ABA Banking Journal - March 2008 - (Page 20)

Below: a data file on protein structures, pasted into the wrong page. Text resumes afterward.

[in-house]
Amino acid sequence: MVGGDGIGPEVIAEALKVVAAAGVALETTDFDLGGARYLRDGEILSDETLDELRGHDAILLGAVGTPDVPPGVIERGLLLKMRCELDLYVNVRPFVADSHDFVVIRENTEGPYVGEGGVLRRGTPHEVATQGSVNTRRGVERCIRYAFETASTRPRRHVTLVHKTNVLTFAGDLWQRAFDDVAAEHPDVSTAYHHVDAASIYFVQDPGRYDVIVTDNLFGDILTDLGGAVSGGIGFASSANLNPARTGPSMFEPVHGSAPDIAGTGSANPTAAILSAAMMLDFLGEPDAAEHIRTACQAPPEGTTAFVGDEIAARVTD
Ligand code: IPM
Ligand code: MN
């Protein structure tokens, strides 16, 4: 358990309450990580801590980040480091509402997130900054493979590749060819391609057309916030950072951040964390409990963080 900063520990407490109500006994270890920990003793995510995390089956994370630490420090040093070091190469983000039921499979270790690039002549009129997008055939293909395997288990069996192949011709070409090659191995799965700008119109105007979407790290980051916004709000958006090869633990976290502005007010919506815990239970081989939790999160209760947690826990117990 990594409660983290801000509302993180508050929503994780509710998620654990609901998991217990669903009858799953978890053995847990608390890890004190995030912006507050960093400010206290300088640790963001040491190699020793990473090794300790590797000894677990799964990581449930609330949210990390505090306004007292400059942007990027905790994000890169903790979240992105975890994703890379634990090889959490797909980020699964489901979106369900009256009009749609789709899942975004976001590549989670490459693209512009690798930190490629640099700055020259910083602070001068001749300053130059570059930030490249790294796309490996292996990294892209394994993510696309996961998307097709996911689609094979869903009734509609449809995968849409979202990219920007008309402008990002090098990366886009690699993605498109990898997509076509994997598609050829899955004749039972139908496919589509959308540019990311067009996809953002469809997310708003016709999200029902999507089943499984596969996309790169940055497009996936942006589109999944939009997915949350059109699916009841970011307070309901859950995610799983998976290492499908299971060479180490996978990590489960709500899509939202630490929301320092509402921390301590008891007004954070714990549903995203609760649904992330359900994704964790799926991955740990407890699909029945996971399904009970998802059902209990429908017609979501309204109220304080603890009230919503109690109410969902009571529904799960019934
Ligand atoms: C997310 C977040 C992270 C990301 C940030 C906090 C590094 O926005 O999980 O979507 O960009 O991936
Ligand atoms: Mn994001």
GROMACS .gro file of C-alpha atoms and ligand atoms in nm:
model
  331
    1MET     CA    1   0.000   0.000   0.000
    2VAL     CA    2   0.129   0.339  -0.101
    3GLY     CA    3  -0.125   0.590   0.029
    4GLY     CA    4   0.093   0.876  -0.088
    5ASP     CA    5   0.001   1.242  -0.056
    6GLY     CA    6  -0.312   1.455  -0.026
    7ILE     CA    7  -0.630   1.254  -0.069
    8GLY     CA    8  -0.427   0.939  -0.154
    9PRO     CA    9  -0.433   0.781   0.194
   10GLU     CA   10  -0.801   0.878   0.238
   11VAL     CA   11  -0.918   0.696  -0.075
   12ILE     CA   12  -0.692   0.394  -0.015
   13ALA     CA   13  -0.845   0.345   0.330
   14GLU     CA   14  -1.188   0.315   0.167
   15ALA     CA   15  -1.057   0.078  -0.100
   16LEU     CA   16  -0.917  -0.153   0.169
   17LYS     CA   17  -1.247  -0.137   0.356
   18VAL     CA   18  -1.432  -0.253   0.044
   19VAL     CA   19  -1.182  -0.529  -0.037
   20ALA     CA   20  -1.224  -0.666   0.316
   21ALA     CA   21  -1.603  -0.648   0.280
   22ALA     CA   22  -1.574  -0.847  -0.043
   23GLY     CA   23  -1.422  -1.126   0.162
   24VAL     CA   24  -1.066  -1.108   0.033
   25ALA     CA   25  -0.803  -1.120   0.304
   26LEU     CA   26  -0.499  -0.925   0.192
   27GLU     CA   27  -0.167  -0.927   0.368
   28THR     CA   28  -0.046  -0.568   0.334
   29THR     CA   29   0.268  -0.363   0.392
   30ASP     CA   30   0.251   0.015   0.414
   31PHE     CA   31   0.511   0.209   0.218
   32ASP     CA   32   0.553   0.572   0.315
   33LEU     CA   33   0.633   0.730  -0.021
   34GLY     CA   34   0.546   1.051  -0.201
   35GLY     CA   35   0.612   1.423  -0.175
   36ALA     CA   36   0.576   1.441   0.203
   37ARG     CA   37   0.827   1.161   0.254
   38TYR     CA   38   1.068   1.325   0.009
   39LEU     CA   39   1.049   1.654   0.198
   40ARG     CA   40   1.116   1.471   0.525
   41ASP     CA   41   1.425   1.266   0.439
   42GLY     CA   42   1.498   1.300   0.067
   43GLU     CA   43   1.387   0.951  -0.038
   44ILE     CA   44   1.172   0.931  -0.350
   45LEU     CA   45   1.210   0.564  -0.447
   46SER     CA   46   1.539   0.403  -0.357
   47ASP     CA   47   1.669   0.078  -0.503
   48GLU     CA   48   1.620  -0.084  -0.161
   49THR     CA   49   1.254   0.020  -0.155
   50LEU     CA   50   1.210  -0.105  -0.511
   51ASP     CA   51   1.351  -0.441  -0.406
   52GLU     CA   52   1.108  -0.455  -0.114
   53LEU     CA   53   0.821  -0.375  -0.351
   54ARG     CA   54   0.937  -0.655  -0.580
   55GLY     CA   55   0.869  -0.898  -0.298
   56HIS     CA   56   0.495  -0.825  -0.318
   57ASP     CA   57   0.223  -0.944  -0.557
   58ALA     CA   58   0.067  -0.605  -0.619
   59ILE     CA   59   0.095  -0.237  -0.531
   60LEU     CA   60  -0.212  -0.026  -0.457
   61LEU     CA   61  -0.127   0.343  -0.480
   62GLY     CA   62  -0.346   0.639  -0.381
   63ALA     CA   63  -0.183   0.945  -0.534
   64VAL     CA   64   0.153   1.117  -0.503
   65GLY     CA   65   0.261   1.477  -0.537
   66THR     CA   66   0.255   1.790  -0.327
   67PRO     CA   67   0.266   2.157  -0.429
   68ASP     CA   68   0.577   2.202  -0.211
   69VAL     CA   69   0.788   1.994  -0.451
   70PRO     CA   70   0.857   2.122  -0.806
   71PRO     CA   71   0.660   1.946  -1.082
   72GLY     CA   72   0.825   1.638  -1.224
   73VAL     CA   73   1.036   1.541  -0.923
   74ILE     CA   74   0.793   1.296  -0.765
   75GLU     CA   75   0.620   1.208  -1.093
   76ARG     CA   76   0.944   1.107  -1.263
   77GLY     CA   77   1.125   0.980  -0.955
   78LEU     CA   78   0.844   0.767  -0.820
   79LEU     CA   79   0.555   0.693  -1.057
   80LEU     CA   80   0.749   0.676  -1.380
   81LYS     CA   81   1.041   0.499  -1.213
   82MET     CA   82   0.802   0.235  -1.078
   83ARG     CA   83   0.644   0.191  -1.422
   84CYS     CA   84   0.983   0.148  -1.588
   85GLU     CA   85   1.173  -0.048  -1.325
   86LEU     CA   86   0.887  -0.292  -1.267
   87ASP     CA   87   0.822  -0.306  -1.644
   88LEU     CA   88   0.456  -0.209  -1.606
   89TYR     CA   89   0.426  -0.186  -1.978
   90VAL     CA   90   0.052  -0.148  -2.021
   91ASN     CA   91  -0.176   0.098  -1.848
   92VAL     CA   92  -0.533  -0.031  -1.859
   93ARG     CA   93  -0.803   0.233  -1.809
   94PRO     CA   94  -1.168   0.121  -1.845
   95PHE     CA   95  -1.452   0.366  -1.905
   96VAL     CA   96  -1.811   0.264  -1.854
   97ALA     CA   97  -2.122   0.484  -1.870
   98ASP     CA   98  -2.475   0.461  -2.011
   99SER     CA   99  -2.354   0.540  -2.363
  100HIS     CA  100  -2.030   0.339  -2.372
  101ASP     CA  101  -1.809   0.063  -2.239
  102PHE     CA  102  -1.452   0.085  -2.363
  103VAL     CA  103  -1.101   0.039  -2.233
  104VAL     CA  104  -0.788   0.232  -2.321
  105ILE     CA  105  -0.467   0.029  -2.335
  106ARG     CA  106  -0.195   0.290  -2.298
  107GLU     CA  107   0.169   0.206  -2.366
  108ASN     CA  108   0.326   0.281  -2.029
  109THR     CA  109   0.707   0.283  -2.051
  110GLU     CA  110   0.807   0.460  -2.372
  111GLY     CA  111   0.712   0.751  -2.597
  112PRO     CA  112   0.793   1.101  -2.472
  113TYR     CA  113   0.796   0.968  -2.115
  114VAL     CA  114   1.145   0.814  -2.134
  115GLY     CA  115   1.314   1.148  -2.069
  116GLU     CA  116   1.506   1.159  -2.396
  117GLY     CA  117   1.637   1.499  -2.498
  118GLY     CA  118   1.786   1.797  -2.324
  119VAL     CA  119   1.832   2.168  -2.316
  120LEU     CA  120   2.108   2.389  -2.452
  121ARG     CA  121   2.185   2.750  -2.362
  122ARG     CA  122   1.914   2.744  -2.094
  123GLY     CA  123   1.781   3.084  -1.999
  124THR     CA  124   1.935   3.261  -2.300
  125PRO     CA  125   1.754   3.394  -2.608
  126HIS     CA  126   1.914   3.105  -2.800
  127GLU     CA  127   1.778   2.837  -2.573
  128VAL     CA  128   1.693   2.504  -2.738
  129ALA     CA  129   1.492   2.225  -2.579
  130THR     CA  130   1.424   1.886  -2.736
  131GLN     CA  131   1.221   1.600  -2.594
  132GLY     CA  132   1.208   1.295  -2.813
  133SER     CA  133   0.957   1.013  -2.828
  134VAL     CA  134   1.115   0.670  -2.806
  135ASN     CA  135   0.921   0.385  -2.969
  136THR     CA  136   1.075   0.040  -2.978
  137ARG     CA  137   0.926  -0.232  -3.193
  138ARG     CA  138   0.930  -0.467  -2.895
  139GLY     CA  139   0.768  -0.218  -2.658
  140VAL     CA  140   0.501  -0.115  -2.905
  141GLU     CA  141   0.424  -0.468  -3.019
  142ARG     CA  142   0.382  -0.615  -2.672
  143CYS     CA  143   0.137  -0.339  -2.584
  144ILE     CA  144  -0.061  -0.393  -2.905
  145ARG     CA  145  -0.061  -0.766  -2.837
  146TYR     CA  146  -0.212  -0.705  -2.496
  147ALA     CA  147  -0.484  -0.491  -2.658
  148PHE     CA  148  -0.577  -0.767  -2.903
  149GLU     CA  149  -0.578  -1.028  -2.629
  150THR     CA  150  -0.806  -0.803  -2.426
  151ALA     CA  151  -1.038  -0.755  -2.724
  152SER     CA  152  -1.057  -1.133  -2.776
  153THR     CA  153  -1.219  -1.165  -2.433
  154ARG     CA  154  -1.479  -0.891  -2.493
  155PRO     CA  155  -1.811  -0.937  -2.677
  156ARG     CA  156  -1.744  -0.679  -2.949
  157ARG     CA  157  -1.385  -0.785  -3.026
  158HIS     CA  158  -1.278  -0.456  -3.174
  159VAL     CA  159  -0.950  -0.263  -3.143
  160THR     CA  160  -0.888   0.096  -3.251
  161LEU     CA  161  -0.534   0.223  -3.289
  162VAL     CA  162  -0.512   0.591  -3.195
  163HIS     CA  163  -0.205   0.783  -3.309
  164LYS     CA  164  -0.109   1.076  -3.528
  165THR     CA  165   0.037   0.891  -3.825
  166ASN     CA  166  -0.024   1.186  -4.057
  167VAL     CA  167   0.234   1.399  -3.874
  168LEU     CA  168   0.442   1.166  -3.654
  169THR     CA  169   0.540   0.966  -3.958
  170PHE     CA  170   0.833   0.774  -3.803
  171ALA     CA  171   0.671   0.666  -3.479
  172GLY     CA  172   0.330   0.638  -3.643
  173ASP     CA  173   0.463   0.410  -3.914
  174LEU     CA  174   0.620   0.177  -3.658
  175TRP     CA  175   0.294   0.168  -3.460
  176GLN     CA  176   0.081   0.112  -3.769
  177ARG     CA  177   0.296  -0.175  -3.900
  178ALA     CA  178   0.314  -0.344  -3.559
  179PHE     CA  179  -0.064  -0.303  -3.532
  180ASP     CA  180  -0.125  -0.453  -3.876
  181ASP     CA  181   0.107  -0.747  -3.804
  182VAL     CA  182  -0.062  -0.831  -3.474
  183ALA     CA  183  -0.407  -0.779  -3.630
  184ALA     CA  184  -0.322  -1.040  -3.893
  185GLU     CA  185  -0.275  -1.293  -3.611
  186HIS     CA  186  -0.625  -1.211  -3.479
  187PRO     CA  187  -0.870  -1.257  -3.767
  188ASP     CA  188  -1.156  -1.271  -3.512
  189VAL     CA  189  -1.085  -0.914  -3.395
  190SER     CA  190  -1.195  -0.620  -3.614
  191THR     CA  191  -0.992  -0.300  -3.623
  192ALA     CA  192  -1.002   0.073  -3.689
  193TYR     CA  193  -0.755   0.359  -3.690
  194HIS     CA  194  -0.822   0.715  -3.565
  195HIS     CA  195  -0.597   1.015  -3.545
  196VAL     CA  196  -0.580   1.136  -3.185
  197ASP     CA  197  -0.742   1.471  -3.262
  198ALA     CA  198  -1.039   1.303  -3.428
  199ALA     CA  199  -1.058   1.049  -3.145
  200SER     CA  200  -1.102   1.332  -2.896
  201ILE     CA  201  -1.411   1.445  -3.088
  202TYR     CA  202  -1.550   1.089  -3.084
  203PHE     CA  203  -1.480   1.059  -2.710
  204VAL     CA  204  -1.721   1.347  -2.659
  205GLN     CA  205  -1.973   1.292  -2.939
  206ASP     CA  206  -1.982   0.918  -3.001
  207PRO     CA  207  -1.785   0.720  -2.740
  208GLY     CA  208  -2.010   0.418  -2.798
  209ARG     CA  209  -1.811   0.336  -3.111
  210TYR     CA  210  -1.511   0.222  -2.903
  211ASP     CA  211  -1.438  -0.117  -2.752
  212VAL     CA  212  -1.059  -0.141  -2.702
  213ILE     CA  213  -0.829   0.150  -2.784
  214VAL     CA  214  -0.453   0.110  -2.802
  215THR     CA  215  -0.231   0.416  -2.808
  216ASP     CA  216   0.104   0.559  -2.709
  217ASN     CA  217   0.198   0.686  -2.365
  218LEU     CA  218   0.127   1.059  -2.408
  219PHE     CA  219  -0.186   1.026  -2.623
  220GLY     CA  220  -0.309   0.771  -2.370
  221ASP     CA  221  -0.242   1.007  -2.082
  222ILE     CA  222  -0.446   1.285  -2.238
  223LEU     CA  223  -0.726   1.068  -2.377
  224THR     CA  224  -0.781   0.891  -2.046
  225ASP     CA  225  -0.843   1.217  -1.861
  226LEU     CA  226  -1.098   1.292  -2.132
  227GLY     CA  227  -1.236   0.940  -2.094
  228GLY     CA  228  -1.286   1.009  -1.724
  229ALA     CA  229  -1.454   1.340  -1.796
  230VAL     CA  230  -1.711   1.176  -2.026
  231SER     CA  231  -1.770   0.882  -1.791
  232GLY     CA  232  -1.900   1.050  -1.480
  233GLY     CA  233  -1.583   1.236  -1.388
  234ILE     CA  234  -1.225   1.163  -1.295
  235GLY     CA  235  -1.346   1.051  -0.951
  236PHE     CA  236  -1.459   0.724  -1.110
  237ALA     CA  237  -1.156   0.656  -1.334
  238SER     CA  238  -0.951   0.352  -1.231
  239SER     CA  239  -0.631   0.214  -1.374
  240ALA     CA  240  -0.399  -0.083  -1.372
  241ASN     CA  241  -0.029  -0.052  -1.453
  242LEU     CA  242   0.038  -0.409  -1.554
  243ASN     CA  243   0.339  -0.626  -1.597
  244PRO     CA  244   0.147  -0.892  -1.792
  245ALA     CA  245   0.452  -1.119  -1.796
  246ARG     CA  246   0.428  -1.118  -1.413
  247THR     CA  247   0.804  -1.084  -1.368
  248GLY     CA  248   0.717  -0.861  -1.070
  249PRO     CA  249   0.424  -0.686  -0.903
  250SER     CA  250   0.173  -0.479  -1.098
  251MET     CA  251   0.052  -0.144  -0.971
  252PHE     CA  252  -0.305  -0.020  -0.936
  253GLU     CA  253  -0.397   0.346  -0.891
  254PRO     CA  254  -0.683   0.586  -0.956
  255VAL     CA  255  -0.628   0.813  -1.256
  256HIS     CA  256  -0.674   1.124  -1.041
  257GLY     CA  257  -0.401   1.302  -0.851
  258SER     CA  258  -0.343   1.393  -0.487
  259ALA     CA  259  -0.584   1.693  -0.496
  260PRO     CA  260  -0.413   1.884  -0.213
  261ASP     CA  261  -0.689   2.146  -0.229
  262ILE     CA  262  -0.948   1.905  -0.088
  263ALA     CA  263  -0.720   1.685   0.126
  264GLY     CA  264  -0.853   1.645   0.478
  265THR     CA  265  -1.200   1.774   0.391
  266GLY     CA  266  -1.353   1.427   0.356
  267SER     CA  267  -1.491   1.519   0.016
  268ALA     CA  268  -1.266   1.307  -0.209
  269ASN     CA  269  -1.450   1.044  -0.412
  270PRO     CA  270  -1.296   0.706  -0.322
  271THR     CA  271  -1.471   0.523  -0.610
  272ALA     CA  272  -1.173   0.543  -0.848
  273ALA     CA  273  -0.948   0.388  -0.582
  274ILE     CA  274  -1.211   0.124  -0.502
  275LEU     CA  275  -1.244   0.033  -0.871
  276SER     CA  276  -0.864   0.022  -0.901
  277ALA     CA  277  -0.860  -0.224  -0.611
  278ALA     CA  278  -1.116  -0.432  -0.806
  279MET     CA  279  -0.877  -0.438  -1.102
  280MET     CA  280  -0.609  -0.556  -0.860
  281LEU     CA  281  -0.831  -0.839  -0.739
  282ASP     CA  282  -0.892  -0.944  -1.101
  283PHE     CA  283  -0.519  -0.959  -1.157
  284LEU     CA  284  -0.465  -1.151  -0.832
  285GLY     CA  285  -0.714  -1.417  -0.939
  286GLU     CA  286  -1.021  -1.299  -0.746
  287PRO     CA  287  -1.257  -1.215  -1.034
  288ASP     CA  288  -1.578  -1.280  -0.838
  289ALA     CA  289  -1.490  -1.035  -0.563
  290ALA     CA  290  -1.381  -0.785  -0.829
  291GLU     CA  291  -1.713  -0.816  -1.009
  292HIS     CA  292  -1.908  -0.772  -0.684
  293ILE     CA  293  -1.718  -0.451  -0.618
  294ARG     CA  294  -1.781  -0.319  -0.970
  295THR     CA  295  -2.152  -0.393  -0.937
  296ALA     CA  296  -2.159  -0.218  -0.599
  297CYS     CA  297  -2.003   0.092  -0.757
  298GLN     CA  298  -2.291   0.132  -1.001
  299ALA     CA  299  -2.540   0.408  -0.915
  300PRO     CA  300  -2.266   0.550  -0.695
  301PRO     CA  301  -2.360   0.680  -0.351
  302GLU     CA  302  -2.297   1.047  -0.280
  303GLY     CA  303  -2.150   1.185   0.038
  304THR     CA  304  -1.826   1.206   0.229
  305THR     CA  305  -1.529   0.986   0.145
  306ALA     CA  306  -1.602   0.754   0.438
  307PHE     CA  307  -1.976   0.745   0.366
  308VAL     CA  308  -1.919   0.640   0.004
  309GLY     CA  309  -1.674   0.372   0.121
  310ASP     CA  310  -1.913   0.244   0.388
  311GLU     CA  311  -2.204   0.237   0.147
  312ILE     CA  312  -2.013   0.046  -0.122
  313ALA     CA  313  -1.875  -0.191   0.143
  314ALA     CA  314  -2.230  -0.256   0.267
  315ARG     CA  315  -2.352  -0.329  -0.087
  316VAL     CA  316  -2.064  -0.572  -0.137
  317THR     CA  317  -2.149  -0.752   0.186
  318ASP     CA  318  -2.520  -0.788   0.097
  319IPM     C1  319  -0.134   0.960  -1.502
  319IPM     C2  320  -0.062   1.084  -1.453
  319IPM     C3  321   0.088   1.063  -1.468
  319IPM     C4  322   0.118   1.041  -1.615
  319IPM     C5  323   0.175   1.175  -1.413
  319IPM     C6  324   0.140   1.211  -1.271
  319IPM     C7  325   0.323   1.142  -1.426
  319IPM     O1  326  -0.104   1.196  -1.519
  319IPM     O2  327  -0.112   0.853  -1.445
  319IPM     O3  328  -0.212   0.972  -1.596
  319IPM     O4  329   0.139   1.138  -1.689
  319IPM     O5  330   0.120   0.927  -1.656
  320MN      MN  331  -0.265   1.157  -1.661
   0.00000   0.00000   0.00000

Community Banking Pass the Aspirin report in this issue, and on our website at www.ababj.com. The survey found that 23.5% of the banks responding had installed a VOIP phone system in the last two years, in search of efficiencies. Note that corporate adoption of VOIP is not necessarily the same thing as an individual using an internet telephone service, such as Vonage, for making long-distance calls free or at reduced rates by using the internet. In the corporate environment, VOIP can serve as a means of operating telephone systems that rely on Ethernet networks or virtual private networks, rather than the public internet. And the calls covered by the VOIP portion of a bank’s phone and data system may actually involve only calls and communications within and between a bank’s own facilities, rather than to the world at large. The Headache: Banking In “Interesting Times” A NEED FOR MOBILITY, CONVENIENCE First Hope Bank, N.A., operates six branches in northern New Jersey, and until recently the bank had a separate private branch exchange at each location. The $370.6 million-assets bank’s office network had evolved over time, and the six systems, ranging from seven years old to nine years old, were simply outpaced by the growing need for state-of-the-art voice and data communication at the bank. The six locations were linked by T-1 lines that carried both voice and data traffic among them. Furthermore, in an age when lessexpensive alternatives were available, these exchanges were growing comparatively more expensive to continue operating. The First Hope Bank branches reside in multiple counties and area codes, which meant that many “internal” phone calls were really toll calls. The centralization of the bank’s loan department in one location meant toll charges for out-ofarea-code customers and employees alike. Increasingly, what the bank lacked was bandwidth, functionality, and user friendliness, both for internal users and customers calling the bank from the outside. In addition, the outdated setup had s the economy continued to challenge bankers, we asked “Pass the Aspirin” prescribers what effects their banks were feeling and what they were doing about it. Among our questions: • What impact has the Fed’s recent interest rate cuts had on your market and activity at your bank? • Has your bank made any significant shift in credit stance in the last six months? • How does your local economy today compare to a year ago? • What steps has your bank been taking to ride out this troublesome period? If you’d like to become a prescriber, e-mail email@example.com. And if you have different views on this month’s questions, send them in and we’ll add them to the postings at www.passtheaspirinplus. com. Remedy 1 Ann Marie Mehlum, president and CEO, Summit Bank, $83.4 million-assets, Eugene, Ore. It’s too early to tell what effect the cuts have had in our market. At the bank we are lowering deposit rates while some of our non-bank competitors are keeping deposit rates high, which we expect could impact our deposit base. On a positive note, we are marketing our conventional mortgage business and funding commercial loans that continue to look pretty good in our market. In terms of our credit stance, one change is that we are not funding spec projects for noncustomers, unless the borrowers have longer-than-usual staying power. As residential home sales slow, we want to ensure we can be there for our existing customers first. In addition to the downward trend in industries related to residential real estate industries, our lumber industry is in a slump, as is the motor home manufacturing sector, both significant contributors in our local economy. But, local and regional economists are predicting that most areas in Oregon should fare comparatively well in this recession. There are many sectors of our economy, such as medical, that continue to grow and have a positive impact. And, our markets weren’t as “hot” as some of the markets that are cooling rapidly. The most troublesome aspect of our current situation is that we all get painted with the same brush on Wall Street. We’ve had to communicate with shareholders that our stock is not down due to current or expected losses in our loan portfolios, as is the case with the large banks that have played a major role in the growth of the subprime business. Like thousands of community banks, we didn’t make those loans nor invest in securities backed by them. But the public doesn’t understand these differences. What gives me a headache is that the Fed bails out these huge banks with rate cuts, yet there’s no reason to expect any change in these banks’ “short-term-focused” strategies in the future. We received 12 credit card solicitations this week at our house, all from the big three. Half of them were addressed to my two sons who are in college and have no income to repay credit card bills, not to mention no credit history. In fact, we received a few more unsolicited solicitations than usual, including offers with low starting rates and additional complications that could push card holders into 30% rates. Regrettably, unless there’s a founder or major shareholder at the helm, it’s getting harder and harder to find responsible leadership at gargantuan companies in any industry, including mine: banking. Remedy 2 Blair Hillyer, president and CEO, First National Bank,$171.5 million-assets, Dennison, Ohio. The Fed rate cuts haven’t changed anything, except for hurting our profitability for the rest of 2008. We have tightened up some in the credit area, mostly in indirect auto. We also are watching home values carefully, to make sure that equity is real. We are also refusing to take out credit card companies 20 MARCH 2008/ABA BANKING JOURNAL Subscribe at www.ababj.com
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